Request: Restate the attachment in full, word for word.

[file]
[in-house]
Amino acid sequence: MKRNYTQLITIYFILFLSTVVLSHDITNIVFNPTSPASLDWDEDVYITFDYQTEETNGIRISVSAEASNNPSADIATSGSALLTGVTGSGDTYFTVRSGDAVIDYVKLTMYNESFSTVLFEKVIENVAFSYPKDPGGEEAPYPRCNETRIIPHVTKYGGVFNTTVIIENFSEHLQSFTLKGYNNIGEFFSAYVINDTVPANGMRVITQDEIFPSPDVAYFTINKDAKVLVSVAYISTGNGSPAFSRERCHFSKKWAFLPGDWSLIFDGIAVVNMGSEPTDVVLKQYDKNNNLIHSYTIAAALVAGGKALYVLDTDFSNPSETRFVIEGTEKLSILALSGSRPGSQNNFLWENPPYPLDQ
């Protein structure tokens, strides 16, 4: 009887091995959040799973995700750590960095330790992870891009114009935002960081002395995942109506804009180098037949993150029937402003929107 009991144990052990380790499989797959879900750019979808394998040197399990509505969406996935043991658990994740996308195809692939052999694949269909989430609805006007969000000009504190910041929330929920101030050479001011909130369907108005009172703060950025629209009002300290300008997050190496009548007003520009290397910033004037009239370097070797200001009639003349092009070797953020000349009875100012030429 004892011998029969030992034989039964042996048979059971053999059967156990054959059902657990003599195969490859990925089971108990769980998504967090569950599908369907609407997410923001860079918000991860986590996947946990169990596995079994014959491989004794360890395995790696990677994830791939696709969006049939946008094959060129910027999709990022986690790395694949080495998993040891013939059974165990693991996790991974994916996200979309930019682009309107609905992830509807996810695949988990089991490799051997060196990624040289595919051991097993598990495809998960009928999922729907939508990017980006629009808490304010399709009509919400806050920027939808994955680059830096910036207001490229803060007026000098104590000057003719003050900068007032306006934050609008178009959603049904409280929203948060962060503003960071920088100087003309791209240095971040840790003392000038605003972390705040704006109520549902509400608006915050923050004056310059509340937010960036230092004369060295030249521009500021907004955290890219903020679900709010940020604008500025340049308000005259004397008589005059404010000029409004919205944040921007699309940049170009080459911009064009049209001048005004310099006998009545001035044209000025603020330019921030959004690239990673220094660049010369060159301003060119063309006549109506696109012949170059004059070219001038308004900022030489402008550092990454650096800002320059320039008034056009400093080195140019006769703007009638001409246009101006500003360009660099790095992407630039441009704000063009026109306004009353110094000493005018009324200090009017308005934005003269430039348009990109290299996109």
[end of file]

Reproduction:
[in-house]
Amino acid sequence: MKRNYTQLITIYFILFLSTVVLSHDITNIVFNPTSPASLDWDEDVYITFDYQTEETNGIRISVSAEASNNPSADIATSGSALLTGVTGSGDTYFTVRSGDAVIDYVKLTMYNESFSTVLFEKVIENVAFSYPKDPGGEEAPYPRCNETRIIPHVTKYGGVFNTTVIIENFSEHLQSFTLKGYNNIGEFFSAYVINDTVPANGMRVITQDEIFPSPDVAYFTINKDAKVLVSVAYISTGNGSPAFSRERCHFSKKWAFLPGDWSLIFDGIAVVNMGSEPTDVVLKQYDKNNNLIHSYTIAAALVAGGKALYVLDTDFSNPSETRFVIEGTEKLSILALSGSRPGSQNNFLWENPPYPLDQ
């Protein structure tokens, strides 16, 4: 009887091995959040799973995700750590960095330790992870891009114009935002960081002395995942109506804009180098037949993150029937402003929107 009991144990052990380790499989797959879900750019979808394998040197399990509505969406996935043991658990994740996308195809692939052999694949269909989430609805006007969000000009504190910041929330929920101030050479001011909130369907108005009172703060950025629209009002300290300008997050190496009548007003520009290397910033004037009239370097070797200001009639003349092009070797953020000349009875100012030429 004892011998029969030992034989039964042996048979059971053999059967156990054959059902657990003599195969490859990925089971108990769980998504967090569950599908369907609407997410923001860079918000991860986590996947946990169990596995079994014959491989004794360890395995790696990677994830791939696709969006049939946008094959060129910027999709990022986690790395694949080495998993040891013939059974165990693991996790991974994916996200979309930019682009309107609905992830509807996810695949988990089991490799051997060196990624040289595919051991097993598990495809998960009928999922729907939508990017980006629009808490304010399709009509919400806050920027939808994955680059830096910036207001490229803060007026000098104590000057003719003050900068007032306006934050609008178009959603049904409280929203948060962060503003960071920088100087003309791209240095971040840790003392000038605003972390705040704006109520549902509400608006915050923050004056310059509340937010960036230092004369060295030249521009500021907004955290890219903020679900709010940020604008500025340049308000005259004397008589005059404010000029409004919205944040921007699309940049170009080459911009064009049209001048005004310099006998009545001035044209000025603020330019921030959004690239990673220094660049010369060159301003060119063309006549109506696109012949170059004059070219001038308004900022030489402008550092990454650096800002320059320039008034056009400093080195140019006769703007009638001409246009101006500003360009660099790095992407630039441009704000063009026109306004009353110094000493005018009324200090009017308005934005003269430039348009990109290299996109």